(By 'fortified', I refer to this definition: increase the nutritive value of (food) by adding vitamins.)

Are there any differences between calcium supplements (as pills or tablets), and foods fortified with calcium (e.g., artificially added to products such as soy milk)?

Isn't the solid calcium carbonate in supplements chemically the same as aqueous calcium carbonate in fortified drinks? I'm lactose-intolerant. Alas, purely natural foods don't contain enough calcium for the Recommended Daily Intake.

Optional Reading and Addendum:

1. WebMD: "Keep in mind that there's really not that much difference between getting calcium in a supplement and calcium in food."
"Calcium-fortified foods -- such as cereals, some juices, and soy milk -- are excellent sources of the mineral, experts tell WebMD."

2. health.harvard.edu: An 8-ounce portion of off-the-shelf orange juice contains about 300 mg of calcium. The calcium in fortified soy milk also compares favorably to whole milk. Breakfast cereals (which are also fortified) contain substantial amounts of calcium, especially when combined with low-fat milk. A portion of oatmeal on its own contains just 100 mg of calcium. “But if you cut up some dried figs and add it to a bowl of oatmeal with milk, you easily get about half of what you need without having any supplements,” Dr. Hauser says.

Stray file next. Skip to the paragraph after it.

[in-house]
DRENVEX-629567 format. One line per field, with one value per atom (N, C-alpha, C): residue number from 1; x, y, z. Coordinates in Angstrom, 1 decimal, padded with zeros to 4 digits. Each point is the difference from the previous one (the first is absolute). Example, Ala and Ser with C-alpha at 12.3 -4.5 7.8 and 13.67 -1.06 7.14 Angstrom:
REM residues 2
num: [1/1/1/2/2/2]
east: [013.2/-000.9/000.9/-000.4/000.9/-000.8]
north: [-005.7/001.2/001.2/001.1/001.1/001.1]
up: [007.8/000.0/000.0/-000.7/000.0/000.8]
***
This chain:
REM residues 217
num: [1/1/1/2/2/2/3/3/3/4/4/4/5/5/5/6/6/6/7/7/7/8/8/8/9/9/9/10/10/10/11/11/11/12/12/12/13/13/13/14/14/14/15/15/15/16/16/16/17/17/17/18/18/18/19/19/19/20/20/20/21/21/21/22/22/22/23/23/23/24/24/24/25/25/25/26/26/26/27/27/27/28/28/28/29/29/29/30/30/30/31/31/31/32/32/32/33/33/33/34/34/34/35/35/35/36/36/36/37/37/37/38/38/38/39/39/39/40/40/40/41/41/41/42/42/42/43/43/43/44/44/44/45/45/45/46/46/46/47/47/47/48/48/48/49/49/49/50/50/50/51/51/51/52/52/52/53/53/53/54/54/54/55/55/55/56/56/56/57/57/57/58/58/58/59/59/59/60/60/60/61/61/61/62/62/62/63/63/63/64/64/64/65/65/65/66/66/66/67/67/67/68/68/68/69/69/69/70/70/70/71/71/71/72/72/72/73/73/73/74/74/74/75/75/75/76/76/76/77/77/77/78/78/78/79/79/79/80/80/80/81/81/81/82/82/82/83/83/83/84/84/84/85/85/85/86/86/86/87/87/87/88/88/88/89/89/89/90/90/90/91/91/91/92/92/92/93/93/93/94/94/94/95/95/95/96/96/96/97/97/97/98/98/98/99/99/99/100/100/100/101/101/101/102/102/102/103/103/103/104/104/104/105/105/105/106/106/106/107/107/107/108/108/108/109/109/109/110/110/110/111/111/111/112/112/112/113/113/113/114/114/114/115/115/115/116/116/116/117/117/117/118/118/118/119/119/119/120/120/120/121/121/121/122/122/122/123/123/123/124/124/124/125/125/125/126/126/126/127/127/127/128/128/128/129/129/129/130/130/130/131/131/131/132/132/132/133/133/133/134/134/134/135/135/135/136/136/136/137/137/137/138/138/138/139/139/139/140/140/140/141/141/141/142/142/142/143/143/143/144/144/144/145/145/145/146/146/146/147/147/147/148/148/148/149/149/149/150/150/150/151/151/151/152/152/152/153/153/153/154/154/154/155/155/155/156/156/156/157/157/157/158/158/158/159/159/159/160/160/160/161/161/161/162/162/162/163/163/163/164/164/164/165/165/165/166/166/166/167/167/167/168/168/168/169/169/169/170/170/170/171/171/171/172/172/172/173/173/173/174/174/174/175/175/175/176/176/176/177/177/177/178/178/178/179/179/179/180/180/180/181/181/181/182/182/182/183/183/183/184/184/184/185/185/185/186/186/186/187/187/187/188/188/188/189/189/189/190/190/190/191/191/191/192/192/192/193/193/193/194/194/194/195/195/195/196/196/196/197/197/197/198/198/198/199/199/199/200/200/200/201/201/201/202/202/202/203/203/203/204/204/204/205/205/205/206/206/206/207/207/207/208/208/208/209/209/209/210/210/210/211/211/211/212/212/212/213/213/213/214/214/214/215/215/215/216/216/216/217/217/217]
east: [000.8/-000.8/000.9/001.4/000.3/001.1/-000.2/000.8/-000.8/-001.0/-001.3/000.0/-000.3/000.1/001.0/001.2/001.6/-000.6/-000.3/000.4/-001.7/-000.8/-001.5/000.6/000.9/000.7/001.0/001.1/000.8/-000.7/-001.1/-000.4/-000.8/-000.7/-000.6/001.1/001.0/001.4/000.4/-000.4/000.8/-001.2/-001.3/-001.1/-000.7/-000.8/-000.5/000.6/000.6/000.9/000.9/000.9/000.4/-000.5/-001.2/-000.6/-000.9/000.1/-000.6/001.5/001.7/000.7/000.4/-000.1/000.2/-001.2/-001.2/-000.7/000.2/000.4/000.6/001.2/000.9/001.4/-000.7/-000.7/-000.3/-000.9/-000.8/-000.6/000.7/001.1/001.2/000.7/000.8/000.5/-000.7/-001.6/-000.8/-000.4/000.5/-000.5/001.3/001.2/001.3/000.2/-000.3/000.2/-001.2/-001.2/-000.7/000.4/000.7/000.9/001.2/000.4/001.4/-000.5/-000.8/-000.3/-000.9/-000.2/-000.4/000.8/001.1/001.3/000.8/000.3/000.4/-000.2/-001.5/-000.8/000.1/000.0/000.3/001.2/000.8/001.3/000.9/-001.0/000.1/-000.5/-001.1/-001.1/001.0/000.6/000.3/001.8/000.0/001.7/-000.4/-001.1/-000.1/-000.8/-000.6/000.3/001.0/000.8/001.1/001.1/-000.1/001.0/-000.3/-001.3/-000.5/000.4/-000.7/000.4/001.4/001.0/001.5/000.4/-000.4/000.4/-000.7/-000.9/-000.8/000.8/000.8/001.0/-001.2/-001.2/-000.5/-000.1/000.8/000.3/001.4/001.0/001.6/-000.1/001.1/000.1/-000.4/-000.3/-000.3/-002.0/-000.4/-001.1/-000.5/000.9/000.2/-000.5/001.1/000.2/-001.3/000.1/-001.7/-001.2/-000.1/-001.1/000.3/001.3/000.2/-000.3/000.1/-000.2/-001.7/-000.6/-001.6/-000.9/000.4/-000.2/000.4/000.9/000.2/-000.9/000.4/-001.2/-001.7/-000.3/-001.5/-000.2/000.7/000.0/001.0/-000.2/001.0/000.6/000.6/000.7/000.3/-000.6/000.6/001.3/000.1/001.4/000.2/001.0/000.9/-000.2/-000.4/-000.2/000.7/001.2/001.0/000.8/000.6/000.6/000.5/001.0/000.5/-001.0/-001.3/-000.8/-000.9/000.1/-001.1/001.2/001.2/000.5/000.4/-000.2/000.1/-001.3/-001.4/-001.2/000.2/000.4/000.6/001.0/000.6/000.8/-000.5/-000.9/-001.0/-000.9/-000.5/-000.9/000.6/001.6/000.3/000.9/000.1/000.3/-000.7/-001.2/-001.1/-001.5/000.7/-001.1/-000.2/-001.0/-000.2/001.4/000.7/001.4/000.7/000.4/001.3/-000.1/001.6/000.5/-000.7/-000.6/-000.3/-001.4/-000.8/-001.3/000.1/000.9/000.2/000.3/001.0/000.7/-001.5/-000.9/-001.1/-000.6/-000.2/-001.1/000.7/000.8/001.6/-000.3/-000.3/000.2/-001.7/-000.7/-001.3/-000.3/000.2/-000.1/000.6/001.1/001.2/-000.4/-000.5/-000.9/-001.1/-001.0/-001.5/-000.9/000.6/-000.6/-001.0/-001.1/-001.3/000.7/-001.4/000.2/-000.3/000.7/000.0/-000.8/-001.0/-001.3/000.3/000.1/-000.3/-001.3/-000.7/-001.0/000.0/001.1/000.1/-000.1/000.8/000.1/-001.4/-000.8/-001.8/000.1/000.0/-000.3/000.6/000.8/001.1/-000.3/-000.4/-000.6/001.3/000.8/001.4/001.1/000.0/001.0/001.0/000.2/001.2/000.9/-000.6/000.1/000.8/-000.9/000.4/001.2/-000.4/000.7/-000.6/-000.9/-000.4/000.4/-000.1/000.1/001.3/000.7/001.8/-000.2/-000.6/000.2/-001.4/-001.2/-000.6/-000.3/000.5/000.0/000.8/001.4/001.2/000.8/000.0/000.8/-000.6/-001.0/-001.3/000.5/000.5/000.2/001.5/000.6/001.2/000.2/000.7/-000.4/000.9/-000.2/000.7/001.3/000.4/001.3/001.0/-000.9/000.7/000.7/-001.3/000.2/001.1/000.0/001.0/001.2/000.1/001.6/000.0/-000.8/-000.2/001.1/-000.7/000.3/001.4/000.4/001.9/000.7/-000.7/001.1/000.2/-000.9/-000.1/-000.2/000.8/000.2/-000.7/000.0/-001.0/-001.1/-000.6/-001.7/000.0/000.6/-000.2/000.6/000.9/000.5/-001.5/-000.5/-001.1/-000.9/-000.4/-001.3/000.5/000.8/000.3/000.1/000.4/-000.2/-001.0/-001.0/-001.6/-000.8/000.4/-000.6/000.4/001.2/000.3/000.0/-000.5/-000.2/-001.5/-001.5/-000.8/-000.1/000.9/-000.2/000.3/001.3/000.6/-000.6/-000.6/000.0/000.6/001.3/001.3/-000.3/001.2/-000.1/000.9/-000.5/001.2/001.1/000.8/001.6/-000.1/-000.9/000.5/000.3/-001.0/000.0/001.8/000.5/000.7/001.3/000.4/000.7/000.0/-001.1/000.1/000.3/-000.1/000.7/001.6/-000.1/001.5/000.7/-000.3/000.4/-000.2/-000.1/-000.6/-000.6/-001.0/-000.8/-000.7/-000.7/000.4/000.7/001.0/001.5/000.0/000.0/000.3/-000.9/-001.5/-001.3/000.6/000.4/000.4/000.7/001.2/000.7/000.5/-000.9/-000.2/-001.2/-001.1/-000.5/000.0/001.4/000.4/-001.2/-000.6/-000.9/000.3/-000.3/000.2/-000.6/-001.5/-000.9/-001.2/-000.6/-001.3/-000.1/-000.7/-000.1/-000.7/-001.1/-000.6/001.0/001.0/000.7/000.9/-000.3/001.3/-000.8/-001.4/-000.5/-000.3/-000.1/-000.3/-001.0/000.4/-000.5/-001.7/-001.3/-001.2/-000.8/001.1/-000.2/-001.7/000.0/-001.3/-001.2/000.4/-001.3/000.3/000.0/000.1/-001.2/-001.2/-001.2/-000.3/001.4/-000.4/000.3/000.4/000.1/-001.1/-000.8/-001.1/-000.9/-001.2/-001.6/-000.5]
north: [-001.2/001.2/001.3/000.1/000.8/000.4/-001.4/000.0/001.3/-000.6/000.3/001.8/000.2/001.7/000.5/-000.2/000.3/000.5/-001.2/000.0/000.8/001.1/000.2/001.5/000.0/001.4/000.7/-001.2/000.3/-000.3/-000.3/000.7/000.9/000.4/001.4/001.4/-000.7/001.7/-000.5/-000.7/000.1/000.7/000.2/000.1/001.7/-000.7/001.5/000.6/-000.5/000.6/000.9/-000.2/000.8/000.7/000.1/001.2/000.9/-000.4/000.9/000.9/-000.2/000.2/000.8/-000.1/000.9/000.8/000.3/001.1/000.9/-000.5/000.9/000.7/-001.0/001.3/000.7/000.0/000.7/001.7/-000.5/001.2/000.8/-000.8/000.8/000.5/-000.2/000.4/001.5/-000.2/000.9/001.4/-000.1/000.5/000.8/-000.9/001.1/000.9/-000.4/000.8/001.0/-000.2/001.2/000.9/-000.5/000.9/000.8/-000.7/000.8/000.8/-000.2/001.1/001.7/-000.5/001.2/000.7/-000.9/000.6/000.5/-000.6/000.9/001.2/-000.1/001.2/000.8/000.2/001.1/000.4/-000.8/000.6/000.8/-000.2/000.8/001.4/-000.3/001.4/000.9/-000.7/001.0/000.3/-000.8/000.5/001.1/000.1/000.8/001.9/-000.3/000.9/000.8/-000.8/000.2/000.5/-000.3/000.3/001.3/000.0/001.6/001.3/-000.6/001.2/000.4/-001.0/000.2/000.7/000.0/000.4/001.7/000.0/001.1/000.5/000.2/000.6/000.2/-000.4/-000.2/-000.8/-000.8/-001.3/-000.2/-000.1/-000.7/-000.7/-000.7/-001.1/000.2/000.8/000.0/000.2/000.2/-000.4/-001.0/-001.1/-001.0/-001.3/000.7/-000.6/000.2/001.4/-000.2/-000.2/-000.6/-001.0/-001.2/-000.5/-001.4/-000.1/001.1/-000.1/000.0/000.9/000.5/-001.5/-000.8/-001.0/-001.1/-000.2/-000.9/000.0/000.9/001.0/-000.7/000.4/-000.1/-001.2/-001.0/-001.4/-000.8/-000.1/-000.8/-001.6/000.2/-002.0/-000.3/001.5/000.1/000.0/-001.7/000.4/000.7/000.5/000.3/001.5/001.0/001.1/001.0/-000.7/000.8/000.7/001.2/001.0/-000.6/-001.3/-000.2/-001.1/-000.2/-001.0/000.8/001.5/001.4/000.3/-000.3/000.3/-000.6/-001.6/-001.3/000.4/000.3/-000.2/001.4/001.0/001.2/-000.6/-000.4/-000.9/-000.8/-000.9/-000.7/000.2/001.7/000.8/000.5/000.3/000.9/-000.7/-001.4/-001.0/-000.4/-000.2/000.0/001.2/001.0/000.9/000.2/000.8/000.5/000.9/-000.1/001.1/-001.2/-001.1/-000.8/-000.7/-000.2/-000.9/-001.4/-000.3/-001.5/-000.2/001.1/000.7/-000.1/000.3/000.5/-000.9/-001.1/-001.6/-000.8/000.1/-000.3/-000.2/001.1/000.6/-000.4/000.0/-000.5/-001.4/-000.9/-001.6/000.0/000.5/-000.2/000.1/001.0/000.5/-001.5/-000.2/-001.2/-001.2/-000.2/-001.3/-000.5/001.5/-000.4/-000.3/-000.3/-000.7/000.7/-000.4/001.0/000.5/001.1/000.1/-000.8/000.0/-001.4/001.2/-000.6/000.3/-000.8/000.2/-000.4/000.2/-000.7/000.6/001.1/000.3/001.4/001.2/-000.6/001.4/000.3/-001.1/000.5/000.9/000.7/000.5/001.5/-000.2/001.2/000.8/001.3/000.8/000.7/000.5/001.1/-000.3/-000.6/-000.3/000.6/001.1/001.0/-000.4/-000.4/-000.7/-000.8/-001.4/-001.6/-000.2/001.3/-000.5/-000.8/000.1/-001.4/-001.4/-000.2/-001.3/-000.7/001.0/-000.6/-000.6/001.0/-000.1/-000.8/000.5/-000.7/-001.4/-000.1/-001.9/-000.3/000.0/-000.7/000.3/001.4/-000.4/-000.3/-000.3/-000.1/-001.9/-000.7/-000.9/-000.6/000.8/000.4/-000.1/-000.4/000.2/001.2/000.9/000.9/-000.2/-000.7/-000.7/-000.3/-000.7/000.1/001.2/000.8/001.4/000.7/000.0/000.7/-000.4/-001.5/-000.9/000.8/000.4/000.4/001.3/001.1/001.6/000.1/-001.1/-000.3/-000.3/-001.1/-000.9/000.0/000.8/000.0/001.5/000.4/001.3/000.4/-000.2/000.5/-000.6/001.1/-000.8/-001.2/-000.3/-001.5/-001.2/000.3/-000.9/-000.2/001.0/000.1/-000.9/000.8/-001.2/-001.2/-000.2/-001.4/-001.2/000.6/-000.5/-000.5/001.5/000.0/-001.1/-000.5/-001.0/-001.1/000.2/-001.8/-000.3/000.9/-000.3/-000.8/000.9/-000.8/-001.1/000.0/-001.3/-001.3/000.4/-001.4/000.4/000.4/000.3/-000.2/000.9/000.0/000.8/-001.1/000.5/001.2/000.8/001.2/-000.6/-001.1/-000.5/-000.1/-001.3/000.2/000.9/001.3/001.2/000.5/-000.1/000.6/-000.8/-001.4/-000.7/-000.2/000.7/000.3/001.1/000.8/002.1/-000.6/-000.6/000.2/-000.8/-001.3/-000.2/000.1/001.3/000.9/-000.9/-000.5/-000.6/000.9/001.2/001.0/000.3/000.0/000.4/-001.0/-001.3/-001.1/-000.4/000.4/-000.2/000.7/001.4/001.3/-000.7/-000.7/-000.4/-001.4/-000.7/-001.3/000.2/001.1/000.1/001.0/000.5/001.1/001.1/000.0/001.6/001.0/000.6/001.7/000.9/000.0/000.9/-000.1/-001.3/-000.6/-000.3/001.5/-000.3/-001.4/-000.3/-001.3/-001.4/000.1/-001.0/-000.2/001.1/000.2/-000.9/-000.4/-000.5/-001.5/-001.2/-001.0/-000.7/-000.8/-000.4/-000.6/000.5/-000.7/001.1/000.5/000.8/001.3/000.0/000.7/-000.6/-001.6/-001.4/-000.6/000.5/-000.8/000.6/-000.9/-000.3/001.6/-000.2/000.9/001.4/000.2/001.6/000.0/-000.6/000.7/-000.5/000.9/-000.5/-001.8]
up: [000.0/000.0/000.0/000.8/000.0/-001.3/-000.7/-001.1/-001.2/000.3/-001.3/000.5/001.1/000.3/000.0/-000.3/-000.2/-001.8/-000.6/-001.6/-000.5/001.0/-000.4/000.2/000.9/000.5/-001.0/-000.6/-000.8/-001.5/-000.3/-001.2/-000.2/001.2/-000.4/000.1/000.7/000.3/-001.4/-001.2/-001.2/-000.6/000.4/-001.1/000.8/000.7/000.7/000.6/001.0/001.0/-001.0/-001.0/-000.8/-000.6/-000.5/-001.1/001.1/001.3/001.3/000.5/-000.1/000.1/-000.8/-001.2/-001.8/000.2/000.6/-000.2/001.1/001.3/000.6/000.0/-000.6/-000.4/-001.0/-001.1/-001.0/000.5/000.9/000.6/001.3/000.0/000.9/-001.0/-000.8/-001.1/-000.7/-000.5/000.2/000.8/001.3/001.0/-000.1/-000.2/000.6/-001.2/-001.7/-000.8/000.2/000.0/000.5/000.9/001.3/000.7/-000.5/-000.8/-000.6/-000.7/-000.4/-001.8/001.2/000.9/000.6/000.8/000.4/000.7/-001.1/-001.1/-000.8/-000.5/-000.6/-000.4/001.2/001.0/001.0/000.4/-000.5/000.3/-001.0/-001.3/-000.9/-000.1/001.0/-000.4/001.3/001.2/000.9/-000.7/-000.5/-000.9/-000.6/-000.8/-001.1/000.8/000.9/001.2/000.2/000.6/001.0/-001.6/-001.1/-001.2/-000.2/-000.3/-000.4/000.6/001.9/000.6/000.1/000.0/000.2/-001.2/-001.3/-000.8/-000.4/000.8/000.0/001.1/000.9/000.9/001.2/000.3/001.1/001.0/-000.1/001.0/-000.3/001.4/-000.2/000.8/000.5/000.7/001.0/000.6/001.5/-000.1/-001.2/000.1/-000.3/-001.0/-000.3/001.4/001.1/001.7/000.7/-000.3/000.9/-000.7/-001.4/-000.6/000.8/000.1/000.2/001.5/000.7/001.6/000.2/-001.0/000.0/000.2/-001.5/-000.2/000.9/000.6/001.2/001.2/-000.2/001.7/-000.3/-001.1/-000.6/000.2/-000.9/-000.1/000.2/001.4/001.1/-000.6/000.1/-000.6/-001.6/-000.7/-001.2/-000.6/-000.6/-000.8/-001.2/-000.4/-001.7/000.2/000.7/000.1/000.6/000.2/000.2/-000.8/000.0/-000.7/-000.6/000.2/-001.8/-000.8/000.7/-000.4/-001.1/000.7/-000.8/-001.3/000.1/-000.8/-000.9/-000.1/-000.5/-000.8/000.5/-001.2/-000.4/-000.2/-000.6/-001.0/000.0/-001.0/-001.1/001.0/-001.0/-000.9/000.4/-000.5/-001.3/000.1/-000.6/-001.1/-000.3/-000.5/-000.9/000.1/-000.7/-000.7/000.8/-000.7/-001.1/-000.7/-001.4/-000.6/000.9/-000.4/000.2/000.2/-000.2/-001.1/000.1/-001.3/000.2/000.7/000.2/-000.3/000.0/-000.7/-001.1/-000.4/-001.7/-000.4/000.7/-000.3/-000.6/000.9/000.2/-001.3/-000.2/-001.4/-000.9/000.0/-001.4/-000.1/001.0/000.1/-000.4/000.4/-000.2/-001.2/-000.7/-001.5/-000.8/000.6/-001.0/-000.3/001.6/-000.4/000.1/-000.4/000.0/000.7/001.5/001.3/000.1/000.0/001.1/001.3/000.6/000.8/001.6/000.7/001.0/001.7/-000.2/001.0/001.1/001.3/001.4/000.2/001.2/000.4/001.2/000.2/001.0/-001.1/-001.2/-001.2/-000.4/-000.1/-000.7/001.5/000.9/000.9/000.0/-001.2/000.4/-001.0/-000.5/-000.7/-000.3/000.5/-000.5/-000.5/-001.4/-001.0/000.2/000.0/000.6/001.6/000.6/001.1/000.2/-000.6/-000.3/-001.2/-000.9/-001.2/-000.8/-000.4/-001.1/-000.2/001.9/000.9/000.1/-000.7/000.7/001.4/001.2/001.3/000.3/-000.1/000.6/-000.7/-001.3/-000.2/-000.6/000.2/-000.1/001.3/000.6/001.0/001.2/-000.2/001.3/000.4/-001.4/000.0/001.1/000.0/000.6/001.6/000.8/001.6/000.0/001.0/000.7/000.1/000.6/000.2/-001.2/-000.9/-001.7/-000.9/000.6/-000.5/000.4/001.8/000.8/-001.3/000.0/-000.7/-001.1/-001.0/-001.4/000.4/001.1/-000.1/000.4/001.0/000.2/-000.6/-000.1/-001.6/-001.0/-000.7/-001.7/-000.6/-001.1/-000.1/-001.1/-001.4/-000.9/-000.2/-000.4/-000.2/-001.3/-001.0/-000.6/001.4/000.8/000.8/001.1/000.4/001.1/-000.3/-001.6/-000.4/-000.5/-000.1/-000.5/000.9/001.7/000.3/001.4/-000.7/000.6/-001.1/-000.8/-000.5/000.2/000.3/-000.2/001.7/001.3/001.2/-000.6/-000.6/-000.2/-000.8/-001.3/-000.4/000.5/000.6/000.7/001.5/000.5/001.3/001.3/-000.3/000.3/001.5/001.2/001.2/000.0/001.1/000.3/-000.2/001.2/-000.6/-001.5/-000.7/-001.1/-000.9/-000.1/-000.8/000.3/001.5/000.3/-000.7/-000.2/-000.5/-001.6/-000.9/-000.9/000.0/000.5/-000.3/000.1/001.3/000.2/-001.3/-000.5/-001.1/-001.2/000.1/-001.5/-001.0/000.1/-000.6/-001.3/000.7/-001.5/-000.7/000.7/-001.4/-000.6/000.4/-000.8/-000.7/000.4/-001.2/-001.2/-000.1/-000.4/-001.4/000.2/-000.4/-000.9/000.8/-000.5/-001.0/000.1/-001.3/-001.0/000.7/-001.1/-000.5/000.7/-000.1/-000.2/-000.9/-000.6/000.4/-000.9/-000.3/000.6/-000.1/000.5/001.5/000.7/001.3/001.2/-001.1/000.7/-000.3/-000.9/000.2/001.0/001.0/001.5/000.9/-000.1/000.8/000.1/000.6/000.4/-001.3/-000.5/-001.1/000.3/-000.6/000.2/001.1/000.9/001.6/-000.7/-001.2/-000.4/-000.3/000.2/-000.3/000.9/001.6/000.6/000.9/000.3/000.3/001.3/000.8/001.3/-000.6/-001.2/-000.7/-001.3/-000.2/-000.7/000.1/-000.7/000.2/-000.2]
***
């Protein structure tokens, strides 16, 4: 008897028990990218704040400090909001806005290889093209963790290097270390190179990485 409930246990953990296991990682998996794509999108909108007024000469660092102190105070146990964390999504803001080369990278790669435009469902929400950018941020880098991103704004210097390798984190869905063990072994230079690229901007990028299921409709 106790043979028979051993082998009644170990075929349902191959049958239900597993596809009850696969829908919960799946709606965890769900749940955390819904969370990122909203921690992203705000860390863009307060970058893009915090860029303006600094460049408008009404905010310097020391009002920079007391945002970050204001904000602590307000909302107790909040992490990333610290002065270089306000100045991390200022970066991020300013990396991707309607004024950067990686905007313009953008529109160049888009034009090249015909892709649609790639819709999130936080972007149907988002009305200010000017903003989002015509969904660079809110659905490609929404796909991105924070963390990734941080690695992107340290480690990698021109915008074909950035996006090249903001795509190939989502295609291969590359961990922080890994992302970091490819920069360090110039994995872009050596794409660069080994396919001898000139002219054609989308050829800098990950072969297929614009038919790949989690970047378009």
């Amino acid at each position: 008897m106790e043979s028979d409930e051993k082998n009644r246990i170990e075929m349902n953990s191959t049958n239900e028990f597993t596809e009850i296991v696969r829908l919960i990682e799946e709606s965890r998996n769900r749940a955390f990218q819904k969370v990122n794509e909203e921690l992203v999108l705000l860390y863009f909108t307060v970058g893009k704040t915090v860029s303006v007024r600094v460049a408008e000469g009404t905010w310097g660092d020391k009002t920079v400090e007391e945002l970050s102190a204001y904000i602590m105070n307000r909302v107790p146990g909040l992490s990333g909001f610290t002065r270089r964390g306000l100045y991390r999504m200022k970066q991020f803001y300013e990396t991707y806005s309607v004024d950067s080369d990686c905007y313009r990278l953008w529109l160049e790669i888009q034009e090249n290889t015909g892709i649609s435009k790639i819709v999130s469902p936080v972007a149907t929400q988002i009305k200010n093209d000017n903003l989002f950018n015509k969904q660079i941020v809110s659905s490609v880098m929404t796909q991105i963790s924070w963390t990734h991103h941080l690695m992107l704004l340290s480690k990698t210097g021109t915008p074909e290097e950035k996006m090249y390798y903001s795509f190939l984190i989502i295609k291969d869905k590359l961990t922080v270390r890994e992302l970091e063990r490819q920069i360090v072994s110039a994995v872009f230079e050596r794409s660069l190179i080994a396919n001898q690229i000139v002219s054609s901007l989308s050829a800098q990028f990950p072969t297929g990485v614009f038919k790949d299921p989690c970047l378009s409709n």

3. NY Times Blog,   4. NY Times

Footnote: I originally posed this at Biology SE.

1 Answer 1


Calcium carbonate is largely insoluble in aqueous solutions; you need stomach acid to change it into calcium BIcarbonate, which is much more soluble.

Calcium-fortified foods are generally fortified with other calcium salts which are more soluble, such as calcium acetate, calcium lactate, or calcium gluconate, unless the food is high in acid.

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